Watch the Sitholes every Thursday at 17h30 on e.tv
Johannesburg - The shooting and killing of Reeva Steenkamp, allegedly by her boyfriend Oscar Pistorius, has again cast the spotlight on South Africa’s high crime levels.
The incident was the latest in a string of murders and near-killings of women by their husbands, boyfriends or intimate partners.
But it took a murder involving a global icon to remind the nation - and world - about the grave crimes inflicted on women by their spouses.
A North West woman, Neo Moffat, 30, is fighting for her life after her police officer husband allegedly pumped seven bullets into her last Monday. She was gunned while on her way to police to report her husband for violating a protection order.
On Tuesday, a man from Daveyton in Ekurhuleni will appear in the Benoni Magistrate’s Court for killing and beheading his wife Phumeza Madikane, 29, in an alleged muti-related murder. Local Treatment Action Campaign branch member Adelaide Motandare said: “As women, we don’t feel safe even around our own husbands.”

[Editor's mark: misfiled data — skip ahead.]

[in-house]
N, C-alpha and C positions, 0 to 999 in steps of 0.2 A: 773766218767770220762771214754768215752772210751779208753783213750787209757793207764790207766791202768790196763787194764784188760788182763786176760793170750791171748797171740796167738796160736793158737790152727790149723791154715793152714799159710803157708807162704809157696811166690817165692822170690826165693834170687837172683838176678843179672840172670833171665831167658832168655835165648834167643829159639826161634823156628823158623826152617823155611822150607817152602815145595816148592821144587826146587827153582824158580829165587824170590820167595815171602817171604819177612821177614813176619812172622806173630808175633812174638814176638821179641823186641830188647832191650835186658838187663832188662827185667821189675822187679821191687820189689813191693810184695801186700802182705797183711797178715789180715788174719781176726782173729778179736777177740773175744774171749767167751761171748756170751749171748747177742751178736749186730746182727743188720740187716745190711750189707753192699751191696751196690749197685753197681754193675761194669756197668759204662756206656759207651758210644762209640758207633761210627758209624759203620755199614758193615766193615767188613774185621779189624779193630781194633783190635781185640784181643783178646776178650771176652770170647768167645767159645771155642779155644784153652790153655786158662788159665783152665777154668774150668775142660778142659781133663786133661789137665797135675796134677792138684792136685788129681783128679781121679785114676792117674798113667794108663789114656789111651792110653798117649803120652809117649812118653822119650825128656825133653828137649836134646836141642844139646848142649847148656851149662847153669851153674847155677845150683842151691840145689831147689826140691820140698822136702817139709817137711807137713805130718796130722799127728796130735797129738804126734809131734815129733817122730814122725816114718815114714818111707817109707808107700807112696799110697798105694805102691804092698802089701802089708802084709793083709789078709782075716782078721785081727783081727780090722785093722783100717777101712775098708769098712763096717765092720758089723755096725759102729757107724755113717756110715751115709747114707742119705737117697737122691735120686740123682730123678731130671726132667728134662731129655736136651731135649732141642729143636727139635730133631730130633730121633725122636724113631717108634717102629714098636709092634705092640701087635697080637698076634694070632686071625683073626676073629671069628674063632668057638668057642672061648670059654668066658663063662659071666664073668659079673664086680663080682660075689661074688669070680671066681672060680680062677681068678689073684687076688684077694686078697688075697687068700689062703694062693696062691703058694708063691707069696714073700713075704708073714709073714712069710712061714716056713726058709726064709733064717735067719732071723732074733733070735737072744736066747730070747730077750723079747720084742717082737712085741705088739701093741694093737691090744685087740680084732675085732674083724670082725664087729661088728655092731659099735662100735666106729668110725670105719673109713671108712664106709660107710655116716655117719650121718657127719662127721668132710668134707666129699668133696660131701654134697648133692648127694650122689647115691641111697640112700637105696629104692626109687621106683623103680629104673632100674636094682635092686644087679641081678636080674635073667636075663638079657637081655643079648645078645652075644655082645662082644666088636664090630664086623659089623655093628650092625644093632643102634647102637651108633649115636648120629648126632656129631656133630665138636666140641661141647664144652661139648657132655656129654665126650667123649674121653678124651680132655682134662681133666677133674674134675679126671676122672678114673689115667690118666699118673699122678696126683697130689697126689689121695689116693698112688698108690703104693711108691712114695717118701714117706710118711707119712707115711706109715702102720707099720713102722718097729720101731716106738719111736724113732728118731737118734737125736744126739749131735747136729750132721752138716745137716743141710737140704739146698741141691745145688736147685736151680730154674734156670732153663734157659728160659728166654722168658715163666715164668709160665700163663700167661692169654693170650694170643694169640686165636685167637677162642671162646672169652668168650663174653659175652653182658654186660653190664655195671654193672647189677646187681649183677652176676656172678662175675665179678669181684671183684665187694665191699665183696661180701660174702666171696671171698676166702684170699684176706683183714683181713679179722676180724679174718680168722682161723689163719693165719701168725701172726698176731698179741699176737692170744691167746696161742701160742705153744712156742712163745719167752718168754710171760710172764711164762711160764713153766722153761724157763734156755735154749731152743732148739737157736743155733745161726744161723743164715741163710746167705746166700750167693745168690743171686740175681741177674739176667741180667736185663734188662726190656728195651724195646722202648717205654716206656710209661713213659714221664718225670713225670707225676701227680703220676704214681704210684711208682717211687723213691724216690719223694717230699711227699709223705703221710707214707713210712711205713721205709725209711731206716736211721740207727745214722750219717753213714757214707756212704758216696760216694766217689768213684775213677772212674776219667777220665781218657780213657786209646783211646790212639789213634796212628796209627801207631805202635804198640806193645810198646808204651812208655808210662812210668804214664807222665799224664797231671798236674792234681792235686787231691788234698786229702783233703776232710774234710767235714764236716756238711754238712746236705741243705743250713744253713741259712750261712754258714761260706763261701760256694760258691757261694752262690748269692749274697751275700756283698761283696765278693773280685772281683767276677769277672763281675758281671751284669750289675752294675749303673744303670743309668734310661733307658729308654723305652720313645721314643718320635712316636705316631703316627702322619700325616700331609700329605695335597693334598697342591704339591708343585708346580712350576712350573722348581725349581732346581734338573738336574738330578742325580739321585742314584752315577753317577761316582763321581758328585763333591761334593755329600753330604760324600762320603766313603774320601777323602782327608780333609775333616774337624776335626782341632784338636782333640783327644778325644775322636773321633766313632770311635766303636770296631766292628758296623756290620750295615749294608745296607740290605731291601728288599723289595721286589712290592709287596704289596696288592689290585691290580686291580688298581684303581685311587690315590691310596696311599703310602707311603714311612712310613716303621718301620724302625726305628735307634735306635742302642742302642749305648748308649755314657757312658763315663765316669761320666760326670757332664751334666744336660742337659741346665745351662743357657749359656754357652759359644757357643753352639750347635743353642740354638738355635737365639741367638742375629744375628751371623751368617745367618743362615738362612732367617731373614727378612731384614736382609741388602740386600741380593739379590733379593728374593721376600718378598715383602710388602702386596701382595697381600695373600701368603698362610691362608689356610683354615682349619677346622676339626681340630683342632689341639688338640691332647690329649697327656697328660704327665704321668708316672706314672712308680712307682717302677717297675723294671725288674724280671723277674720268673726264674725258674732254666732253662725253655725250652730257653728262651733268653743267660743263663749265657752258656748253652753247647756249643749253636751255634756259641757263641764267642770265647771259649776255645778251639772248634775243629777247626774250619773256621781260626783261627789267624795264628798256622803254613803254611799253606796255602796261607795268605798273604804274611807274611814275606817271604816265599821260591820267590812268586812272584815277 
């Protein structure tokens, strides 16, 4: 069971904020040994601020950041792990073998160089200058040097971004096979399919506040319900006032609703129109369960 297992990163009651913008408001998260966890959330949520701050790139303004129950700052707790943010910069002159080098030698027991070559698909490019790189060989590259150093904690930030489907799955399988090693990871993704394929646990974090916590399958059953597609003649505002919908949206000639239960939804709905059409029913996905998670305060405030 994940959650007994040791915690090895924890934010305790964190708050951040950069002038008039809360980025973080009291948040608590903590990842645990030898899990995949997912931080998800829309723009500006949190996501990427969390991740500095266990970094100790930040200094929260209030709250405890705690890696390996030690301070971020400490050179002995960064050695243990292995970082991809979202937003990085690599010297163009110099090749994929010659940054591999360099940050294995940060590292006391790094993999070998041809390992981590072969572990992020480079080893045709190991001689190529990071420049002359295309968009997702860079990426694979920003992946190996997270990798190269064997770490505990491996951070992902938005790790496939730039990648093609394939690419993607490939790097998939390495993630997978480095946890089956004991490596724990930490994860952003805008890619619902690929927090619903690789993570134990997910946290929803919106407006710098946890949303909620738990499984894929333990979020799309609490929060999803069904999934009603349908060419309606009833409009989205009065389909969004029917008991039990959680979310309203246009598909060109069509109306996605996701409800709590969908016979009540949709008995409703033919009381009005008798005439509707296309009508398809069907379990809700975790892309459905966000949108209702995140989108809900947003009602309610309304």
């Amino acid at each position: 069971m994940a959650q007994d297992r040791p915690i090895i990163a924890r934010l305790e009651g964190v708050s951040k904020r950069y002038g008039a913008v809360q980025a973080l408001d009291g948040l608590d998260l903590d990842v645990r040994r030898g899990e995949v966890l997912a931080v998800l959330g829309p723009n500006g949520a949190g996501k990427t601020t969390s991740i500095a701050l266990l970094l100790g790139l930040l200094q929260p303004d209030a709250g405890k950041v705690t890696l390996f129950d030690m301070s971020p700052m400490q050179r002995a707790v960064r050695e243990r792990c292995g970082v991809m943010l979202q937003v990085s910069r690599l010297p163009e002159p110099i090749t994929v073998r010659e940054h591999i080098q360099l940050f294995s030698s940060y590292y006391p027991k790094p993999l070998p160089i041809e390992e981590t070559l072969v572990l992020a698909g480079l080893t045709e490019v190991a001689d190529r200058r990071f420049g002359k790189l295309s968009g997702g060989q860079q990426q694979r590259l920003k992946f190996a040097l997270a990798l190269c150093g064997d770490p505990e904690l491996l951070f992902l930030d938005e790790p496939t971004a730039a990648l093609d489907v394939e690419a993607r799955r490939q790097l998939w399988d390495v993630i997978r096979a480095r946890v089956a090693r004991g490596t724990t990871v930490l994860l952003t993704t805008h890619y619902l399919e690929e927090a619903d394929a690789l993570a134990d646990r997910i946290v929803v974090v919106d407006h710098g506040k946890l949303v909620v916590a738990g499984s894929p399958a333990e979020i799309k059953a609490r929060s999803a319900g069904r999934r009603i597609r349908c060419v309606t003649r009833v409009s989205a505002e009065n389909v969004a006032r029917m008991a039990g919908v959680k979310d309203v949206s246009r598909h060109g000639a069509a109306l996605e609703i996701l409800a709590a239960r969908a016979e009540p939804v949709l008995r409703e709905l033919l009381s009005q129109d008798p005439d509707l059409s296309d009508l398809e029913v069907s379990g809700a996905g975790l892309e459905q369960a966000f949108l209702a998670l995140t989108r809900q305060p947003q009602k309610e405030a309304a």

Last month, a Bronkhorstspruit man and former AWB member, Eugene Marais, forced his children to take sleeping tablets before he assaulted and stabbed his wife, Tania, to death. He committed suicide before police arrived.
On Sunday, the ANC Women’s League expressed its concern about “the high level of femicide”.
“The Pistorius incident was not an isolated incident,” league spokeswoman Troy Martins said.
“No women should have to die at the hands of their romantic partner, but research indicates just over 50 percent of all women murdered are the result of intimate femicide, she said, referring to a report by the Medical Research Council of SA. The report indicated that a woman was killed by her intimate partner every eight minutes in this country.
Gareth Newham, of the Institute for Security Studies, said certain brutal cases would trigger a public outcry, but the reality was that it was happening every day. At least 1 500 women were murdered by their husbands, boyfriends or close partners last year alone, he said.
Of these women, he said, 82 percent were shot. In more than 50 percent of cases alcohol was involved.